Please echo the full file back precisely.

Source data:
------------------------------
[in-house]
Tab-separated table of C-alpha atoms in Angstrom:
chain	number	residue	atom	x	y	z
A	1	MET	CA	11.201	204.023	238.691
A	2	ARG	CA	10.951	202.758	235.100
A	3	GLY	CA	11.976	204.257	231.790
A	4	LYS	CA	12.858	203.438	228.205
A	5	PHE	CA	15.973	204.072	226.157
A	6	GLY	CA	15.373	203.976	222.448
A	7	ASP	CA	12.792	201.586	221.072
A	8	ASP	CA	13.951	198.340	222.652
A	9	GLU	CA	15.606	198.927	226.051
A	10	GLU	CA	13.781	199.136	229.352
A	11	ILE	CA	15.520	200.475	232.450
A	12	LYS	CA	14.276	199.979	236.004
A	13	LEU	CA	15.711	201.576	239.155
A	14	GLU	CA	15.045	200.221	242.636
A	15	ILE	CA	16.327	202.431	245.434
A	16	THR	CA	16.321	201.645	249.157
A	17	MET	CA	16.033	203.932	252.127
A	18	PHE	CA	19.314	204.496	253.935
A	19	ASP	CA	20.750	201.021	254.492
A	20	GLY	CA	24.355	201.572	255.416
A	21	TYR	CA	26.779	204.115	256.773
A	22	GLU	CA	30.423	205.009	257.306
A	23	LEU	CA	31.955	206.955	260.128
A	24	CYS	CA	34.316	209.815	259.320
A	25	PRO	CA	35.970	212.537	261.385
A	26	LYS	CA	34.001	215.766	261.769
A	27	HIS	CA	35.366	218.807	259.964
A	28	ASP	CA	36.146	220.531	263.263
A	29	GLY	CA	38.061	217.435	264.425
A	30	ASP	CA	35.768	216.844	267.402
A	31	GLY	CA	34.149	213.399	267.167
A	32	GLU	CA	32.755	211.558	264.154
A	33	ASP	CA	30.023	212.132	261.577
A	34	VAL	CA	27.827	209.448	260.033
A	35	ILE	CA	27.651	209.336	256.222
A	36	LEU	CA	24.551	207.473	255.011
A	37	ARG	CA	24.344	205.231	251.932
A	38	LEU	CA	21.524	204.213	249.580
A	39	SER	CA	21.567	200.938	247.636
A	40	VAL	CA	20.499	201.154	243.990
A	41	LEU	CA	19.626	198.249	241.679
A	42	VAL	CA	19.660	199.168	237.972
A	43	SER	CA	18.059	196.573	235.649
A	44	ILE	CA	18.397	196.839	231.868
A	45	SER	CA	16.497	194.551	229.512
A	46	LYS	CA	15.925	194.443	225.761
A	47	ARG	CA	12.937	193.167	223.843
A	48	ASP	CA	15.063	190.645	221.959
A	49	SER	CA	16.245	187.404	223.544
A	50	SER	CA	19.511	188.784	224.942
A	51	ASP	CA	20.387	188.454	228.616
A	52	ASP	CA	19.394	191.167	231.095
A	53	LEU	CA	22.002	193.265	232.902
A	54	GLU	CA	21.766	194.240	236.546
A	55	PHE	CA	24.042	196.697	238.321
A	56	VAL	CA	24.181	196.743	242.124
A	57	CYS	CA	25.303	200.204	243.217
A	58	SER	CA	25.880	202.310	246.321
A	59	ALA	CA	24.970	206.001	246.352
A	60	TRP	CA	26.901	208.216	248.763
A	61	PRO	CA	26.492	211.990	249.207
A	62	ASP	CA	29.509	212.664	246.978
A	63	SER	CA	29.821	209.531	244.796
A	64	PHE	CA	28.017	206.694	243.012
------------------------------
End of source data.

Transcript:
[in-house]
Tab-separated table of C-alpha atoms in Angstrom:
chain	number	residue	atom	x	y	z
A	1	MET	CA	11.201	204.023	238.691
A	2	ARG	CA	10.951	202.758	235.100
A	3	GLY	CA	11.976	204.257	231.790
A	4	LYS	CA	12.858	203.438	228.205
A	5	PHE	CA	15.973	204.072	226.157
A	6	GLY	CA	15.373	203.976	222.448
A	7	ASP	CA	12.792	201.586	221.072
A	8	ASP	CA	13.951	198.340	222.652
A	9	GLU	CA	15.606	198.927	226.051
A	10	GLU	CA	13.781	199.136	229.352
A	11	ILE	CA	15.520	200.475	232.450
A	12	LYS	CA	14.276	199.979	236.004
A	13	LEU	CA	15.711	201.576	239.155
A	14	GLU	CA	15.045	200.221	242.636
A	15	ILE	CA	16.327	202.431	245.434
A	16	THR	CA	16.321	201.645	249.157
A	17	MET	CA	16.033	203.932	252.127
A	18	PHE	CA	19.314	204.496	253.935
A	19	ASP	CA	20.750	201.021	254.492
A	20	GLY	CA	24.355	201.572	255.416
A	21	TYR	CA	26.779	204.115	256.773
A	22	GLU	CA	30.423	205.009	257.306
A	23	LEU	CA	31.955	206.955	260.128
A	24	CYS	CA	34.316	209.815	259.320
A	25	PRO	CA	35.970	212.537	261.385
A	26	LYS	CA	34.001	215.766	261.769
A	27	HIS	CA	35.366	218.807	259.964
A	28	ASP	CA	36.146	220.531	263.263
A	29	GLY	CA	38.061	217.435	264.425
A	30	ASP	CA	35.768	216.844	267.402
A	31	GLY	CA	34.149	213.399	267.167
A	32	GLU	CA	32.755	211.558	264.154
A	33	ASP	CA	30.023	212.132	261.577
A	34	VAL	CA	27.827	209.448	260.033
A	35	ILE	CA	27.651	209.336	256.222
A	36	LEU	CA	24.551	207.473	255.011
A	37	ARG	CA	24.344	205.231	251.932
A	38	LEU	CA	21.524	204.213	249.580
A	39	SER	CA	21.567	200.938	247.636
A	40	VAL	CA	20.499	201.154	243.990
A	41	LEU	CA	19.626	198.249	241.679
A	42	VAL	CA	19.660	199.168	237.972
A	43	SER	CA	18.059	196.573	235.649
A	44	ILE	CA	18.397	196.839	231.868
A	45	SER	CA	16.497	194.551	229.512
A	46	LYS	CA	15.925	194.443	225.761
A	47	ARG	CA	12.937	193.167	223.843
A	48	ASP	CA	15.063	190.645	221.959
A	49	SER	CA	16.245	187.404	223.544
A	50	SER	CA	19.511	188.784	224.942
A	51	ASP	CA	20.387	188.454	228.616
A	52	ASP	CA	19.394	191.167	231.095
A	53	LEU	CA	22.002	193.265	232.902
A	54	GLU	CA	21.766	194.240	236.546
A	55	PHE	CA	24.042	196.697	238.321
A	56	VAL	CA	24.181	196.743	242.124
A	57	CYS	CA	25.303	200.204	243.217
A	58	SER	CA	25.880	202.310	246.321
A	59	ALA	CA	24.970	206.001	246.352
A	60	TRP	CA	26.901	208.216	248.763
A	61	PRO	CA	26.492	211.990	249.207
A	62	ASP	CA	29.509	212.664	246.978
A	63	SER	CA	29.821	209.531	244.796
A	64	PHE	CA	28.017	206.694	243.012